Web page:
The carriage was brought round, a grand turn-out, and, doubtless, many people who saw us start wondered who I was. All the way down my old friend continued chatting about the old times, and tried hard to persuade me to bring my family down to settle near him. He would take care to make my path easy, but, as things were looking" pretty well with me in Cromwell, I declined his offers, which I have many times since regretted.

His offers were, I am sure, dictated by a pure spirit of friendship, and it would have entailed no disgrace or obligation to have accepted them. He introduced me to his sons, John and William. The latter I had nursed often when he was a boy in Sydney. "Johnny Jones" had a splendid property, called Bigood Station, but I am afraid the boys were of a different stamp from the sire; they were, in fact, rather wild, and my poor old friend told me that it was quite likely these sons would eventually break his heart. He has now gone to his last home, and whether his forebodings were prophetic we shall never know.

At this time an advertisement from the Government appeared in the papers, calling for applications from persons fitted to fill the position of Chief Inspector of Stock for Otago, and Mr. Jones insisted upon my applying for it. He got one of his clerks to draw up the application, signed his own name as a recommendation, sent it to the Otago Club and other places, and obtained sixty-three signatures of gentlemen interested in pastoral pursuits.

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I forwarded the application, and shortly after found that a gentleman who had filled the position four years before had applied, and was again appointed, his previous experience, doubtless, causing his preferment over me. Mr. Jones was very much vexed at this, and again tried to persuade me to relinguish life at Cromwell and settle in Dunedin, but I was blind and could not see the propriety of the step. Wishing him good-bye, I returned home in a buggy which I had purchased. These vehicles were always saleable up-country, and I could generally make a small profit out of them when I had done with them. I was doing pretty well at this time, and was almost as well known as the proverbial town clock, rather too much so at times. I began to find if any poor devil was hard up, or some tradesman in difficulties, W. Jackson Barry seemed to be the man to apply to.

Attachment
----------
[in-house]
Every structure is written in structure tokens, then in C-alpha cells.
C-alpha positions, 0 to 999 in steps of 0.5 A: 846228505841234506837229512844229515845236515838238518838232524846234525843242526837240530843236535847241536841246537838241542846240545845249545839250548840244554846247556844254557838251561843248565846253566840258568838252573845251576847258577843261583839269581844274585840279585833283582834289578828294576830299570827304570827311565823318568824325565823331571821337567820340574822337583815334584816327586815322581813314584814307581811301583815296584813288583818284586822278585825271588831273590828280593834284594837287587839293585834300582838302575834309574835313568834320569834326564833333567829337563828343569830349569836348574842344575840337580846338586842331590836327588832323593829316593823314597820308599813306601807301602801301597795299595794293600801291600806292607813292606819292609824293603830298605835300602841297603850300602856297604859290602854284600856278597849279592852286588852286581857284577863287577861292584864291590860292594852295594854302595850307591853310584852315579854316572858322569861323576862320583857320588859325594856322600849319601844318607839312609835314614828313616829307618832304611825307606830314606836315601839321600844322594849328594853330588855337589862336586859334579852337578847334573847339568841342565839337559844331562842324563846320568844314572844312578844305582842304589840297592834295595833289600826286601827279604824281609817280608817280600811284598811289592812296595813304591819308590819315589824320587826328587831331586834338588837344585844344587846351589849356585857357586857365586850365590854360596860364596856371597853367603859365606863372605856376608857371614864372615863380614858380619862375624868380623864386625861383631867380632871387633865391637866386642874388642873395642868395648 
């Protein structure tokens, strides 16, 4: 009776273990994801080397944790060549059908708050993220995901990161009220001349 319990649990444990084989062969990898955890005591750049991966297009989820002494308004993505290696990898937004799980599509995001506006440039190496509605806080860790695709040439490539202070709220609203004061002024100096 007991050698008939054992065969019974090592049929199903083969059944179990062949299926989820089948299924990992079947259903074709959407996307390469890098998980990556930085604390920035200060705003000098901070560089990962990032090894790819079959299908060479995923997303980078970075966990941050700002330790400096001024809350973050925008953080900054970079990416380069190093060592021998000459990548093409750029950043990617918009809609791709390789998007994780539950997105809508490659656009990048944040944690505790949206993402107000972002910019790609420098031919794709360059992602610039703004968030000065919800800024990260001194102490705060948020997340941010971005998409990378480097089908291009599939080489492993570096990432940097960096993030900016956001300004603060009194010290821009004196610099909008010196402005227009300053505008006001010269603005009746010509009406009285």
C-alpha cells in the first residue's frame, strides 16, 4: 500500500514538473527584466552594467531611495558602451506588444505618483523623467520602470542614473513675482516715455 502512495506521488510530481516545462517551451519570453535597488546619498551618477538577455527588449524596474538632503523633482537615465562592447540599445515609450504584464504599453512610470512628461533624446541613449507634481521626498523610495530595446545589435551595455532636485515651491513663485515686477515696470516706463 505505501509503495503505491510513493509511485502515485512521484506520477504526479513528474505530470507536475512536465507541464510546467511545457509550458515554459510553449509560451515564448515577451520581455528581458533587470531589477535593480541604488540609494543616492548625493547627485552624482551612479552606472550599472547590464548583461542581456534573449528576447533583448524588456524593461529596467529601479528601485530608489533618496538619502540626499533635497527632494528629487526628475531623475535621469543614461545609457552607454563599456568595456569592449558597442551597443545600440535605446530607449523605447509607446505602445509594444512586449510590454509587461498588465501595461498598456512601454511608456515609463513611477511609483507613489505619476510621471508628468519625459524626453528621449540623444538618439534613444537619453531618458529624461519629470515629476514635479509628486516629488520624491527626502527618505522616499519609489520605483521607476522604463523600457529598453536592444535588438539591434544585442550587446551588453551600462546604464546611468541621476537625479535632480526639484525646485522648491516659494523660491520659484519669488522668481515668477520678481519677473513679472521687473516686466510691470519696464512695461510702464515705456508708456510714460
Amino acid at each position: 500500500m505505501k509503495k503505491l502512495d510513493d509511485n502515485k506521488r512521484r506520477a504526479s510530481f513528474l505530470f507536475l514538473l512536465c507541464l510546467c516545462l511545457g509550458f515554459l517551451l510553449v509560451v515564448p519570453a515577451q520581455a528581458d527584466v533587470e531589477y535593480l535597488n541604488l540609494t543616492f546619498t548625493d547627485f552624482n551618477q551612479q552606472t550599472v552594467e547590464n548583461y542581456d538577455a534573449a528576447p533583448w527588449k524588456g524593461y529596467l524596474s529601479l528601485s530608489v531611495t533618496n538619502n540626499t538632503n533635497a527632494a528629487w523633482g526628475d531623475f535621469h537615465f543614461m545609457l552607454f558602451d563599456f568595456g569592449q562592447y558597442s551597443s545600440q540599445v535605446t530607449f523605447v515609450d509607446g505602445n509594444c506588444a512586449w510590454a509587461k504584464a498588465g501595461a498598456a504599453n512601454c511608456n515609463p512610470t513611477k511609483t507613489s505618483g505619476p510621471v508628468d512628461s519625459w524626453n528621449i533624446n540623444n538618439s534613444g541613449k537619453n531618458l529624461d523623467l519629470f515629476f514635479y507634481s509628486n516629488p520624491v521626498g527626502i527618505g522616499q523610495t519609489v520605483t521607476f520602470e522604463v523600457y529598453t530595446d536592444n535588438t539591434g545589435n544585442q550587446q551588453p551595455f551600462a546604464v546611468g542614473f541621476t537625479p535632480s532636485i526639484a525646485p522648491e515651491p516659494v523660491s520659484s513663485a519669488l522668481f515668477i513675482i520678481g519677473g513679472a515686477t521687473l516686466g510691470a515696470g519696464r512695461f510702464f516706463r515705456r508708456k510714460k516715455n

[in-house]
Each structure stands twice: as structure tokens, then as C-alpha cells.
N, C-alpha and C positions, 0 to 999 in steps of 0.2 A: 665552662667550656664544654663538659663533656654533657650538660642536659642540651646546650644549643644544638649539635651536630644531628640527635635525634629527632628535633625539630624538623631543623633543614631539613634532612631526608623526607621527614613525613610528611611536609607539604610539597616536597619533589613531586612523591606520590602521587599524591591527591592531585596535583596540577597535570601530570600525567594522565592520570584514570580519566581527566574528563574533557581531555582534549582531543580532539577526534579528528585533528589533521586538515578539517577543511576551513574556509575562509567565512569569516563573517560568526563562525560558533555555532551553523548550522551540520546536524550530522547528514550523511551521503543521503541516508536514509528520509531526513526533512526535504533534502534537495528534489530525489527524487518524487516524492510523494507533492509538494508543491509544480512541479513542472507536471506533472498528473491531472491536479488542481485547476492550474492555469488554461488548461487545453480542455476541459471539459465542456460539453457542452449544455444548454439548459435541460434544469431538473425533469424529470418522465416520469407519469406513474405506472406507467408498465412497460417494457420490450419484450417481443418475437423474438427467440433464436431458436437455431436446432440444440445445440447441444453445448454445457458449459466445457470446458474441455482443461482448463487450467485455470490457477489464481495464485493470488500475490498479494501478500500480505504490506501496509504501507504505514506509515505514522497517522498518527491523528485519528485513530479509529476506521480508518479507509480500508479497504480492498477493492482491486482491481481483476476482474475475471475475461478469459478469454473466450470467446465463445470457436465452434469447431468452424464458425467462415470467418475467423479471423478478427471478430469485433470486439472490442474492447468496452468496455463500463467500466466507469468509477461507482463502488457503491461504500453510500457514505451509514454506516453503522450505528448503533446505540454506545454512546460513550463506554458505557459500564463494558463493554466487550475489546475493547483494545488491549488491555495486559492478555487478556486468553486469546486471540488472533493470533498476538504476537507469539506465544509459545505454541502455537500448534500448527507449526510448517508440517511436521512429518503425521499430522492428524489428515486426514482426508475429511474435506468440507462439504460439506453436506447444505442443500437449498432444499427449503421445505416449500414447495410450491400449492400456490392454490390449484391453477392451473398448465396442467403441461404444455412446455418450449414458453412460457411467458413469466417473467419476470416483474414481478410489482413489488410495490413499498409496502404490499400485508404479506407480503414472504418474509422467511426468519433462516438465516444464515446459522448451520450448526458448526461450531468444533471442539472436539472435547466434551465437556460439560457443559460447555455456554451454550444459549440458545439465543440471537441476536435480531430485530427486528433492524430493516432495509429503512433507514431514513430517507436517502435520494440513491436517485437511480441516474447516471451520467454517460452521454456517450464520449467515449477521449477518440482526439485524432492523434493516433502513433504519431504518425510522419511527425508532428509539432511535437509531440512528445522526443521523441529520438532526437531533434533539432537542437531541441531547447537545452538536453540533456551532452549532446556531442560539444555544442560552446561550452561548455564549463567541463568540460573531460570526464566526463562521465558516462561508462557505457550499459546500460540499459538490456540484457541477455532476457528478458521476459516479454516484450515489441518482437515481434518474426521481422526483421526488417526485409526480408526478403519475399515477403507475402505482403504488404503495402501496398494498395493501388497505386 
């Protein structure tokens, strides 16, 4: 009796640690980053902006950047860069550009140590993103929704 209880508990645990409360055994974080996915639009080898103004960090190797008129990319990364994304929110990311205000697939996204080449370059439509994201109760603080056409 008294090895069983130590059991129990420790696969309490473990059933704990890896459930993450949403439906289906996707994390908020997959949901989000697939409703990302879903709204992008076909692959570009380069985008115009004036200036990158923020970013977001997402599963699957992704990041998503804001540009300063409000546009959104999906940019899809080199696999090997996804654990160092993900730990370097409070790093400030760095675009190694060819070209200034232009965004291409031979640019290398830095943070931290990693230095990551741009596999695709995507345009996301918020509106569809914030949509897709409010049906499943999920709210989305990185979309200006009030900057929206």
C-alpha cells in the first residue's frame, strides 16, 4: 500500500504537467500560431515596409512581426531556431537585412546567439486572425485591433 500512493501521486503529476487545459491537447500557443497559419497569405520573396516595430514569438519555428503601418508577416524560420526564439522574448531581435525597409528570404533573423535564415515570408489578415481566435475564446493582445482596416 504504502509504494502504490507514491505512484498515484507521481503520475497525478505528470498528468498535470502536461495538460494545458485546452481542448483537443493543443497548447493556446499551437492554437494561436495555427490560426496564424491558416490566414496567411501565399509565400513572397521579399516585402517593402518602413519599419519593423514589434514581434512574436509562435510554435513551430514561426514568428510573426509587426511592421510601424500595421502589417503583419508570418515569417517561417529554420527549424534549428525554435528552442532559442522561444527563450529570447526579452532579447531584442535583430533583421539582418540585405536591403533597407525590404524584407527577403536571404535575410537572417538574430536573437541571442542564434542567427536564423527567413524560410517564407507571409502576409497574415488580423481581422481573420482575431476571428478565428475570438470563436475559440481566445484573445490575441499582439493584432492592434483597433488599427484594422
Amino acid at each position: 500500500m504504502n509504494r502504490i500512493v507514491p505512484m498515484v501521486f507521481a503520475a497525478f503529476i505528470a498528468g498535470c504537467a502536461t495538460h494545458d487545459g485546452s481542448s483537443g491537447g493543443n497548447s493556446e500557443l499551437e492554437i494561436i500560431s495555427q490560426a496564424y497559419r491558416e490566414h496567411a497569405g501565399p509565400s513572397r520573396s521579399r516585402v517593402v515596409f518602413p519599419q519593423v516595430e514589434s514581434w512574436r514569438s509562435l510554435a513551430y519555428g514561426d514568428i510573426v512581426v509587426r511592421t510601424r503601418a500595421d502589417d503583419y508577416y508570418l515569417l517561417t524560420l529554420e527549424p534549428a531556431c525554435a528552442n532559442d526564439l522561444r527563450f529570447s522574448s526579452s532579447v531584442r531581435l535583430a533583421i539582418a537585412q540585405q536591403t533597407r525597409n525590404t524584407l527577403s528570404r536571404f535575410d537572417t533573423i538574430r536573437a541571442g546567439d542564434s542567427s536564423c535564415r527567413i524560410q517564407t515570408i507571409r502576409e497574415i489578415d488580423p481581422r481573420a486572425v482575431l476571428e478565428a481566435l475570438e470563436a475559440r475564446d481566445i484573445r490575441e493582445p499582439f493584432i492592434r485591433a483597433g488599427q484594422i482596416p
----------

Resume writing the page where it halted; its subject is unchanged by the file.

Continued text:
If I found them really in want, or that they were men of good principle, they never applied in vain; and it is now some consolation to reflect that I possibly did some little good in this way in the days of my prosperity.

A rush had now set in to the West Coast of New Zealand, and a great many diggers were daily leaving Otago. Those coming through Cromwell mostly had horses, but preferred to take the coach from this point, selling their horses. I went into the business, buying their animals almost at my own prices. I then started a livery stable, got a large connection, and made money by the venture for some time. Although things were looking well all over the district, and lots of gold was being obtained, the diggers would persist in rushing away to the New Eldorado; and this proved a considerable drawback to me, as many of them, on leaving, owed me pretty heavy bills for meat, which they neglected to pay when departing.

However, this used to be unavoidable, to a certain extent in a goldfield business of whatever nature, and provoked little comment. If the men were lucky they paid honourably, if not, why, it did not much matter; at least, that was my creed.

Settlement in the up-country districts now seemed to have fairly been determined on. Wives and families were pouring in, and many new institutions sprang up; amongst others, that of horse-racing becoming quite a furore. Every little town had its meeting. This year in Cromwell, we had £800 to be run for, which brought a number of good horses from other places to page 164compete, and resulted in one of the best up-country meetings I have ever seen. I had four or five horses myself, and succeeded in pulling off two events.

I rode in one race called the "Hurry-scurry" myself, the distance being one mile and a half. There were 18 horses in the race, and I was mounted on a very fast mare called Nelly Gray. Before starting, a Mr. Taggart, who was riding an animal, called Limerick Lass, supposed to be the fastest one-mile horse of the clay, came up and said "Barry, this race will lie between your horse and mine; let us agree to divide the stakes," and I agreed.

The flag fell, and off we went, Taggart and I leading. We had not gone far when one of my stirrups gave way, and over I went; all the ruck immediately behind passed over me. A lot of horsemen rode up, making sure I was killed, but I jumped up, shook myself clear of the dust, and seizing a riderless black horse close at hand, I rode across the course and took up the straight running alongside Taggart, and nearly beat him on the post. When we pulled up he could not understand the joke. He said, "You started on a grey filly, and here you are on a black gelding." I said, "The race was a hurry-scurry, and I have hurried all the way, having had to use two horses to do the distance in."